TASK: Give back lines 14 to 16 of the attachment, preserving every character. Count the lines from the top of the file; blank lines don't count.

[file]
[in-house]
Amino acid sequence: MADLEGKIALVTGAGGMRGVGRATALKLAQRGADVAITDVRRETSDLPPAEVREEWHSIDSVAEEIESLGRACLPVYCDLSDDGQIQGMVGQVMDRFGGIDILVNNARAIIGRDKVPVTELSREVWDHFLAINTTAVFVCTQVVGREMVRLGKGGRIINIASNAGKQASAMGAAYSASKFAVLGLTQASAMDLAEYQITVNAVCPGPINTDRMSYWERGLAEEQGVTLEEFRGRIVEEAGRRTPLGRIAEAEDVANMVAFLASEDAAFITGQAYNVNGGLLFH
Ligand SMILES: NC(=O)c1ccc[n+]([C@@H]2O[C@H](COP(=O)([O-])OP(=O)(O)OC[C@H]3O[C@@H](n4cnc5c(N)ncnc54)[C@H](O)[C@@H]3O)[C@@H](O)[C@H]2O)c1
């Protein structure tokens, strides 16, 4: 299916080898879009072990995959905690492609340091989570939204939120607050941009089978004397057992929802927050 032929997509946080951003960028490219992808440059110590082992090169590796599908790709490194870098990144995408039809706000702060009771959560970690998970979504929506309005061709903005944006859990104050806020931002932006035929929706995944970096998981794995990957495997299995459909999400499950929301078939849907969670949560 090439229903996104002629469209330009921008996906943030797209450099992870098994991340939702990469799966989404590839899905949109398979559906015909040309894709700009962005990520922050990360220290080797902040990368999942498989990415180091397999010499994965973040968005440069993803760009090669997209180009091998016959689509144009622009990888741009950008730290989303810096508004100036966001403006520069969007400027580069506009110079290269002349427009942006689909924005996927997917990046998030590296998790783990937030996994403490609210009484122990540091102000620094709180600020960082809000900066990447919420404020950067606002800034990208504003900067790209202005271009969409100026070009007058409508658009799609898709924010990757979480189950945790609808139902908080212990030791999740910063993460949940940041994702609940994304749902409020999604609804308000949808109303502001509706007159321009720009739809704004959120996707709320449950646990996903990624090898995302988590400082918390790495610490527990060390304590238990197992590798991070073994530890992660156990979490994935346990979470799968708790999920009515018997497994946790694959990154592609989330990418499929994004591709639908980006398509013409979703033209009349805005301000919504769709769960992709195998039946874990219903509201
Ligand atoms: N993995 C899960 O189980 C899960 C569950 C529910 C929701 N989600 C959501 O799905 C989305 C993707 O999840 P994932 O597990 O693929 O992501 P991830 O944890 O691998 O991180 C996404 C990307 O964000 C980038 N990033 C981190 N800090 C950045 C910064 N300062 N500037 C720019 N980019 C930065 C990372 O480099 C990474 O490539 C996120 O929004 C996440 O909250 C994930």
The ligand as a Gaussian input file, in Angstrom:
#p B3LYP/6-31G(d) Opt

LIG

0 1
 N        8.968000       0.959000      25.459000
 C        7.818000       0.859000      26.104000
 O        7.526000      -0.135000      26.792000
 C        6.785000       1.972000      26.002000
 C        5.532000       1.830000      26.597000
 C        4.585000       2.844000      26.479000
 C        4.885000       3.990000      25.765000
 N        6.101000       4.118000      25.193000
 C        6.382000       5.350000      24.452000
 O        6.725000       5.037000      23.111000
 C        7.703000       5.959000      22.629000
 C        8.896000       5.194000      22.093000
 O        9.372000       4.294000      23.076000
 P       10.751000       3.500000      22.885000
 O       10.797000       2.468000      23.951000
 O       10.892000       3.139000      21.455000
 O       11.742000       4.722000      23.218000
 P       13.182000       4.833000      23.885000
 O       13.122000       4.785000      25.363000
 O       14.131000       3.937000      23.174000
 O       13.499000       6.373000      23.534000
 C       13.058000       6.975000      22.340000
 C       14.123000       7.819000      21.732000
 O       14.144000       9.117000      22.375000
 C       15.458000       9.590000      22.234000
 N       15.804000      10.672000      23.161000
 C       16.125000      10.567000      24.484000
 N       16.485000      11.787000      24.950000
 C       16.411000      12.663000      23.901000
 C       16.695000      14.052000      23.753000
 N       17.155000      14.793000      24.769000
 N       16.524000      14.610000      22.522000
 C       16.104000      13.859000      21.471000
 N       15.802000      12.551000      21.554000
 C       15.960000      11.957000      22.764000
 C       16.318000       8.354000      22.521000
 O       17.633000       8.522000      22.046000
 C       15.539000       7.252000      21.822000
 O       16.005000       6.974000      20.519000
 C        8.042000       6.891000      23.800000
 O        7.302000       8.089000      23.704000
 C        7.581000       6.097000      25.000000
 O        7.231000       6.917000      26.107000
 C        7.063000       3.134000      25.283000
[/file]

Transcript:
 C        5.532000       1.830000      26.597000
 C        4.585000       2.844000      26.479000
 C        4.885000       3.990000      25.765000